What things to consider when buying a suit? Today I give you five quick tips on "how to buy a business suit". Or in fact there is ten things to pay attention to. As all of you know fit is the most important thing in terms of buying any garment. Therefore there is five particular points to remember when you next time look for a new suit.
Buying your first business suit - Prioritize
In case you only have one suit in your wardrobe you should make sure that it is dark in color, preferably blue or grey. Also make sure that it is timeless in style. The classic choice of workplace style is the navy or dark blue suit. That should be your first purchase. After that go for charcoal gray. My recommendation is that at least three first suits that you buy should be in darker shades of blue or grey. The black suit might be tempting but that should be avoid. And remember that in terms of color dark shades are preferable as they are more formal and more versatile options than lighter tones.
One of the most classic business suit options - dark blue single-breasted wool suit.
Buy less - buy better
Prefer quality over quantity. By doing this you will end up having clothes in your wardrobe that you wear more often, feel better when you wear it, and that will even last longer than the cheap ones with lower quality. Remember that the right 800‚¬ or 1000‚¬ suit, fitted by a tailor, is better than two lousy fitting 400‚¬ suits.
Pay attention to the quality of finishing and details.
Go for versatility - avoid risky choices
The weightless vicuna blends or some fine-as-silk super 180's wool fabrics can sound like a good idea. And they would probably look really good. But they are also a pain to take care of. Instead for example all-season mid-weight cloths feel good through the year. And they are much easier to maintain in good shape.
Restrained micro-check pattern is a versatile option for a summer suit.
Chosen carefully, the three basic suits can basically constitute an entire wardrobe. Keep in mind that versatile selection can in fact be achieved with very few sets of clothes. For example a man with only three suits, three shirts, three ties, and two pairs of shoes already has 54 different combinations to select from. The secret here is to keep your garments simple, classic and interchangeable.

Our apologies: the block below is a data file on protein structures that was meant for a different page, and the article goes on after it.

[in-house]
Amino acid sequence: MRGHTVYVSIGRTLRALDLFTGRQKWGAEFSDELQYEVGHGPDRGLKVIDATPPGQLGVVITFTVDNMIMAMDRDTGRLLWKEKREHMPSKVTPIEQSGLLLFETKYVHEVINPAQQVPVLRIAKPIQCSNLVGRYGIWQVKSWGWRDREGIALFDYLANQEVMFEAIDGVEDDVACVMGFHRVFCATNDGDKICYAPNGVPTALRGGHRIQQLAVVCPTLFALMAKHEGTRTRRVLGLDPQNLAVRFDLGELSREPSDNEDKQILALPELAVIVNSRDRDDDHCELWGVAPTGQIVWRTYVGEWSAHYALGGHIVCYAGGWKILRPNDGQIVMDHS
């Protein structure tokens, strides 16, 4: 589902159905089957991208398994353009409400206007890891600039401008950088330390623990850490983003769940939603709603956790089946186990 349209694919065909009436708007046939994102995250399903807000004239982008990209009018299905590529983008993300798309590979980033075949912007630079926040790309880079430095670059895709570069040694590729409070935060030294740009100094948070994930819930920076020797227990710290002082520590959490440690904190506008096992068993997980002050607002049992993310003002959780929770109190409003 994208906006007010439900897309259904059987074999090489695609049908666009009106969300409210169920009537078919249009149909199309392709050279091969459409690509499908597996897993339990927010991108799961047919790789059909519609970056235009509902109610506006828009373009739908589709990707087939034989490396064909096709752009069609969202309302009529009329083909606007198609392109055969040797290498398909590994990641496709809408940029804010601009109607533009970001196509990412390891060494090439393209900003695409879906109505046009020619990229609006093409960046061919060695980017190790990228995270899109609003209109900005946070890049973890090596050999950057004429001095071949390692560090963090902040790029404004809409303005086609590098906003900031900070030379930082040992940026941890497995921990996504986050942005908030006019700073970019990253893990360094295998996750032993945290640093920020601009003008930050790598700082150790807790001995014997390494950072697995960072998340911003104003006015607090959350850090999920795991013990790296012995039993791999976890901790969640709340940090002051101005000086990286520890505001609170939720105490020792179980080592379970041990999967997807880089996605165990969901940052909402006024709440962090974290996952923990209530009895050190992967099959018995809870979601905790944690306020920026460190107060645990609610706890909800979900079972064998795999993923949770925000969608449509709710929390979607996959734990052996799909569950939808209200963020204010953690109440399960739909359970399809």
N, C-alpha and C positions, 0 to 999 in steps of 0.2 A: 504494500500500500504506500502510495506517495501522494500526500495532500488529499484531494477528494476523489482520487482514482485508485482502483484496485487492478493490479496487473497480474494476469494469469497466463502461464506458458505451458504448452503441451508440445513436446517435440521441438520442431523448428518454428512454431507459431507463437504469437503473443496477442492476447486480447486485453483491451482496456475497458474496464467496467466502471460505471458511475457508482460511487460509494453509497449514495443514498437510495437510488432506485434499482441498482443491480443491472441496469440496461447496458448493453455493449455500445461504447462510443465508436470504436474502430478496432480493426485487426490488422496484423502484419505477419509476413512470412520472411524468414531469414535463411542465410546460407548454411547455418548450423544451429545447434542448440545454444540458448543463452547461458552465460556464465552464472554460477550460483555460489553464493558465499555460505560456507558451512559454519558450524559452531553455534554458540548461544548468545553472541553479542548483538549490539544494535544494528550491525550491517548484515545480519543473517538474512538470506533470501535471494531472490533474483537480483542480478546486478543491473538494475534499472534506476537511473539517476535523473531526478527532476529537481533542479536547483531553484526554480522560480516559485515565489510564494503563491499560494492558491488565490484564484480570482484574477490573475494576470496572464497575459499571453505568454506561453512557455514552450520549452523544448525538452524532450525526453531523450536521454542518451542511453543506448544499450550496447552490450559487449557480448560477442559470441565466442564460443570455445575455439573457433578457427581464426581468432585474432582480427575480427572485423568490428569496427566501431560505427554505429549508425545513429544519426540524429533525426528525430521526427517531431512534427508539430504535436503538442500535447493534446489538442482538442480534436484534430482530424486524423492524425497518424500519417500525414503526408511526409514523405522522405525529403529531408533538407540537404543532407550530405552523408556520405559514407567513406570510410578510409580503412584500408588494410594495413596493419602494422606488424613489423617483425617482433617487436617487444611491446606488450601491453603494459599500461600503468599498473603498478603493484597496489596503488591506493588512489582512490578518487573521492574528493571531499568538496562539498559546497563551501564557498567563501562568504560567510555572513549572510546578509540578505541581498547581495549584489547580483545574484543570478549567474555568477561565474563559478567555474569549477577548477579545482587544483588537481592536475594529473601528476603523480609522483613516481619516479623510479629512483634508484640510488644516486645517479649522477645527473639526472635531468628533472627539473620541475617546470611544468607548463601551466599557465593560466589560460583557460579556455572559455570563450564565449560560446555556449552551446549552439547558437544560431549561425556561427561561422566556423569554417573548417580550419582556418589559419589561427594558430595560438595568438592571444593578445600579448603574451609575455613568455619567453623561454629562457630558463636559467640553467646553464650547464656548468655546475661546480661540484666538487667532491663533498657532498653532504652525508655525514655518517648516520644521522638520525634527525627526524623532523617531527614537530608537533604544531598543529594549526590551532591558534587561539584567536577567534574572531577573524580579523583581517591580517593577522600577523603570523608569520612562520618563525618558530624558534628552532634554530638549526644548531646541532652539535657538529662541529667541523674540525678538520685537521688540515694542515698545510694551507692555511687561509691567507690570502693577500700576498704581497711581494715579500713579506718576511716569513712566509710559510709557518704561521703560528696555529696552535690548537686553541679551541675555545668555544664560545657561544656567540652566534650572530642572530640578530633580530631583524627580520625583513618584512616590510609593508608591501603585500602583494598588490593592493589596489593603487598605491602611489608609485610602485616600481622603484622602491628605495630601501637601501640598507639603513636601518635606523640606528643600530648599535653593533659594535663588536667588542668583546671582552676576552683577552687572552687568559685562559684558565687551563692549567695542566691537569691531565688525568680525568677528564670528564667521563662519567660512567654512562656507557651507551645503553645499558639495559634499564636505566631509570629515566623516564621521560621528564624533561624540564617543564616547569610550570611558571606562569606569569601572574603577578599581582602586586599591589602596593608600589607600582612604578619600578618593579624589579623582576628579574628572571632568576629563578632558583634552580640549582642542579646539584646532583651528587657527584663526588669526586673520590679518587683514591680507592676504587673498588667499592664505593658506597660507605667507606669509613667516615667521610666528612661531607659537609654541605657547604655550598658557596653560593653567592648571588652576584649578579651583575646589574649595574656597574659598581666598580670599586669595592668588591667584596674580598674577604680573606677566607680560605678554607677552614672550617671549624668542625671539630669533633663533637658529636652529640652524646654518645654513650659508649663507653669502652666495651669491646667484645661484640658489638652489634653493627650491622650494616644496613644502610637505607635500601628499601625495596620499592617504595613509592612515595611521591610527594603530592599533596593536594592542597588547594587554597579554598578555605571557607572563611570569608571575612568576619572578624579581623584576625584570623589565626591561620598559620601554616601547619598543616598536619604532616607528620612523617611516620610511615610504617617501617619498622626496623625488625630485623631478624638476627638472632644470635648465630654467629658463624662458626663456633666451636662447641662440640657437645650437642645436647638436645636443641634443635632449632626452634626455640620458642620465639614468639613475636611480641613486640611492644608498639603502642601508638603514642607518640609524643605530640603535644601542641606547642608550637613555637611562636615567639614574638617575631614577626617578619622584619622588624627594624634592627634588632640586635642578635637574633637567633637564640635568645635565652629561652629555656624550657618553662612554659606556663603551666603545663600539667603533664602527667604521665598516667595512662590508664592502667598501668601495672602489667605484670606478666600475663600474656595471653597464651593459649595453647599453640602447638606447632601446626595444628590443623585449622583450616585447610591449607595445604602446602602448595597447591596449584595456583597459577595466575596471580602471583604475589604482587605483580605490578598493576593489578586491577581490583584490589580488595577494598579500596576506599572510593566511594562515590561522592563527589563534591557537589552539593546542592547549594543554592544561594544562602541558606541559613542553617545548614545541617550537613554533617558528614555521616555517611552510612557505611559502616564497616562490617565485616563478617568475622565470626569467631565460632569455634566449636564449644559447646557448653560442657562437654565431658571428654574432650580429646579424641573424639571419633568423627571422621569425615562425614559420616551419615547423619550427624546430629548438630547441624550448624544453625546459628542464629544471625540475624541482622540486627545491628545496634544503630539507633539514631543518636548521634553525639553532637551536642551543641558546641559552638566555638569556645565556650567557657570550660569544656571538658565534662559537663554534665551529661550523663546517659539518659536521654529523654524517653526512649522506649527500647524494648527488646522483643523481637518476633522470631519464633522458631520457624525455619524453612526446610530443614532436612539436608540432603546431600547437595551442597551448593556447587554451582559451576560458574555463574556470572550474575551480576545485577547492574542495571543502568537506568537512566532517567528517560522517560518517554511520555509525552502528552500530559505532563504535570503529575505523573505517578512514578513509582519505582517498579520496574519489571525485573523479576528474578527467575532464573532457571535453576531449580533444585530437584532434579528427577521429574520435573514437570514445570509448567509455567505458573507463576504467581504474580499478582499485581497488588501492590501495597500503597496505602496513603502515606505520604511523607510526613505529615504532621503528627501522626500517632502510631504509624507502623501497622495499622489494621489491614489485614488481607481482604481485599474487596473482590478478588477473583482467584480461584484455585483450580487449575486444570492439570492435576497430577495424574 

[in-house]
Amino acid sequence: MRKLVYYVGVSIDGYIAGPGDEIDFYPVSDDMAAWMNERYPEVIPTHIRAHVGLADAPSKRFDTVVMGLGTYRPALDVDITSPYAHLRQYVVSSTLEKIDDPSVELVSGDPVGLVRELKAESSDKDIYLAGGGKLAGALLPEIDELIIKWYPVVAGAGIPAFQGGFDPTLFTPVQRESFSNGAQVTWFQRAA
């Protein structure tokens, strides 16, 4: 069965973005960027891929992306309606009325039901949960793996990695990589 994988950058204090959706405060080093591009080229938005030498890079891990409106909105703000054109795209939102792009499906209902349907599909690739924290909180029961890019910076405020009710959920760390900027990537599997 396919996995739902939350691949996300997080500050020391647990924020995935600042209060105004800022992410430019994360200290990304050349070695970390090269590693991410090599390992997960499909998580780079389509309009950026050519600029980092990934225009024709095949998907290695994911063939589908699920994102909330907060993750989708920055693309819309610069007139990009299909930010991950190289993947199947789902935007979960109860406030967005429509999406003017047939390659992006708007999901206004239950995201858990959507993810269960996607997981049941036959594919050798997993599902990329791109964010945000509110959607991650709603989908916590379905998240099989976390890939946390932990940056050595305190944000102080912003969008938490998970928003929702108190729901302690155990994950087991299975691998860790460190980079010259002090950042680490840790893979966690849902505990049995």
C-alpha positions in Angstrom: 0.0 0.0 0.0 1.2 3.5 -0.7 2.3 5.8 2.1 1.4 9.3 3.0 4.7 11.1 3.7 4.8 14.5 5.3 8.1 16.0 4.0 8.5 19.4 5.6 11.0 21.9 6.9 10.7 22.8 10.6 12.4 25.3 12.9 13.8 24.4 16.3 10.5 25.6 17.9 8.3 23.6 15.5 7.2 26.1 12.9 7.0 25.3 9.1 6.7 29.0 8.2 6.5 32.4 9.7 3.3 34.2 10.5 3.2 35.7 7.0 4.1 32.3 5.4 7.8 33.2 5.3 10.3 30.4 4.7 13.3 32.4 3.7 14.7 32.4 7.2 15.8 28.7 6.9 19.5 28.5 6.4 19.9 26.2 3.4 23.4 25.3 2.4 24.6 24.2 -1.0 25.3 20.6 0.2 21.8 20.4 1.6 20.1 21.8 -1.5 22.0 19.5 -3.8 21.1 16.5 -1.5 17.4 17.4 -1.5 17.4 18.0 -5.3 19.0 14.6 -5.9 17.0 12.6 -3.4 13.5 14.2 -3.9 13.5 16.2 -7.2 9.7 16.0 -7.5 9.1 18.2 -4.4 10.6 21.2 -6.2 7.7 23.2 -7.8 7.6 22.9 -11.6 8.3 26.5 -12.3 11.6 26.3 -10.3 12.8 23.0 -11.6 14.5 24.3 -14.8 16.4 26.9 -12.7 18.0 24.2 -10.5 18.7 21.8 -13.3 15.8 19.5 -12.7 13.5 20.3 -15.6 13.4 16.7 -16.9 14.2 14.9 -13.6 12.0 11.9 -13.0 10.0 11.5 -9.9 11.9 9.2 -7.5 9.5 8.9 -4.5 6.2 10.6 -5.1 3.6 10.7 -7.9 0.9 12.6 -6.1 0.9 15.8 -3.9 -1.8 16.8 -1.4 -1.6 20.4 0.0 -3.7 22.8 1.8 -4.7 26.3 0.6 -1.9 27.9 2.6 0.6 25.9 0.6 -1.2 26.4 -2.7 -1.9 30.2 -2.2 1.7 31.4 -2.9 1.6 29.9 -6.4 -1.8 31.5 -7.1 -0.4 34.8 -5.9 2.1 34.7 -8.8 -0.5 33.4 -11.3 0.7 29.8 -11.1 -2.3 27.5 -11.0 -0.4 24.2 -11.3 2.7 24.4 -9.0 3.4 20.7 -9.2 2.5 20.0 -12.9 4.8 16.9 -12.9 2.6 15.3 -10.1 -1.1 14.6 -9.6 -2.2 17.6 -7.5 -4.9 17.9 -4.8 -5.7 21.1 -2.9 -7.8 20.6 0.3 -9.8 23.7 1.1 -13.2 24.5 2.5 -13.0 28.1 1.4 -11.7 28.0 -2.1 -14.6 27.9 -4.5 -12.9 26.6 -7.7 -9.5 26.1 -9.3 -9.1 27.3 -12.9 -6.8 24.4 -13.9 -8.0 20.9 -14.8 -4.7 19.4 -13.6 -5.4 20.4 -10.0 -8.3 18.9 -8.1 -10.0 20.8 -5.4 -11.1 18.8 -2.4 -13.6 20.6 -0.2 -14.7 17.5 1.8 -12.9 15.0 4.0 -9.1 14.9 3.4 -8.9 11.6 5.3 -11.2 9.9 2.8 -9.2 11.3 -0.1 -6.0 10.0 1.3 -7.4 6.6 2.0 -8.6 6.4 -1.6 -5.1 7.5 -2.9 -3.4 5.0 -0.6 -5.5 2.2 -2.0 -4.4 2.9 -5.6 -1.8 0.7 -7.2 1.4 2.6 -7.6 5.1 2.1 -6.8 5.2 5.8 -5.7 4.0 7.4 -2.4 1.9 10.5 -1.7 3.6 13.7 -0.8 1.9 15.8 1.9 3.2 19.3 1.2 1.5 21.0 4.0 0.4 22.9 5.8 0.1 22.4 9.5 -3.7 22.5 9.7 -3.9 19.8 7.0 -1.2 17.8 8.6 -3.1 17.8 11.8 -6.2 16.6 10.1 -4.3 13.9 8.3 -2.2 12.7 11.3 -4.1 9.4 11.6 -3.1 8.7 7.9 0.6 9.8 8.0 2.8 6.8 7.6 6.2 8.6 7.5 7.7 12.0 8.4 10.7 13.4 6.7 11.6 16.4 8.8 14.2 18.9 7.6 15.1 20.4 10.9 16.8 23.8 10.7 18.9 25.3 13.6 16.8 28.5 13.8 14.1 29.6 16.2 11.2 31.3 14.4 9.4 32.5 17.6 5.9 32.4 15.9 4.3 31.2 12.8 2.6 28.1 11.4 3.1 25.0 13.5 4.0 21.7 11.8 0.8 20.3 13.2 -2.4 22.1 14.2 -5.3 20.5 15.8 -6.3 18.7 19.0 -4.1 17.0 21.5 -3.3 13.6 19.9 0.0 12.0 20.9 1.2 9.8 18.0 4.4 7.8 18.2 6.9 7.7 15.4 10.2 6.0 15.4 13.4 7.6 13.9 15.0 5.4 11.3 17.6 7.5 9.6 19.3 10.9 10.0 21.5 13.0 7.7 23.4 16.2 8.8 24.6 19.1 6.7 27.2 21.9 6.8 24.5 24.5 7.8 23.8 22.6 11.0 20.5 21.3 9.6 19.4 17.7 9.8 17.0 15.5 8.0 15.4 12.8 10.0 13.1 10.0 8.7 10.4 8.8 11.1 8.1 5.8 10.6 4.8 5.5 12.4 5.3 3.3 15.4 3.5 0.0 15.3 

First three suits you buy should be plain and simple.
Pay attention to the fit
If you don't know or you are not sure how your suit should fit, that is the part you need to start from. Most of men don't really know what a fitted suit means. Below you will find six simple things to pay attention to. And after you have learned how your suit should fit you should find a good and trustworthy tailor who can alter your suits to fit properly.
Remember that when it comes to acquiring a new business suit your tailor is your best friend.
Shoulder and lapel
How your jacket fits at the shoulder is probably the most important individual point. It also is the first sign whether a man really knows his own size and how his jacket should fit. Look for higher, smaller armholes and narrower sleeves. The jacket's shoulder seem should sit on your shoulder. Your jacket fits properly if there is no overhang at the shoulder pad or, conversely, your shoulder does not bulge out at the top of the sleeve. Remember that you should have a smooth curving line falling from sleeve head all the way to the cuff. There should be no outline of your shoulder appearing in the sleeve. And the sleeve's head should never sag.
Make sure the collar of your jacket sits well on the shoulders and do not buckle or pucker, stand away or conceal your shirt collar. It is a good rule that one 1-1,5cm of shirt collar should be visible at the back.
First of all keep in mind that the correct waist measurement is not at your hips. Nor is it at your belly button. It is halfway in between. This information and getting to know your right waist measurement may come as a little surprise at first. But eventually it will make your suits and jackets to fit better. There should never be any creases or ripples radiating from the fastened button. If there are and they are not a result of a fabric choice, switch up a size. Or lose some weight.
There are many different rules or ways to define the right length of a jacket. And this is also a matter of taste. And even more a matter that depends on your own length and body type. In principle, the bottom hem should be level with your knuckles. But most of all your jacket should always be long enough to cover your rear.
Getting the sleeve length right is not as easy as it could sound. Sleeve length is also in a way a matter of taste. Remember that 1-1,5cm of shirt cuff should always be visible under your jacket sleeve. If you want to be classic, a good thumb rule is that the sleeve should rest about 1,5cm below your wristbone. And never should the sleeves reach farther than the point where the base of the thumb meets the wrist.
Break or no-break is a matter of taste. But remember that in any case only a little cloth should ever drape on your shoes. The hem of your pants should cover the laces of your shoes and slope slightly downward toward the heel, stopping about 2,5cm above the welt. The front crease of your trouser leg should break slightly at mid-shin. Or you can go for the "Italian look" and no-break.
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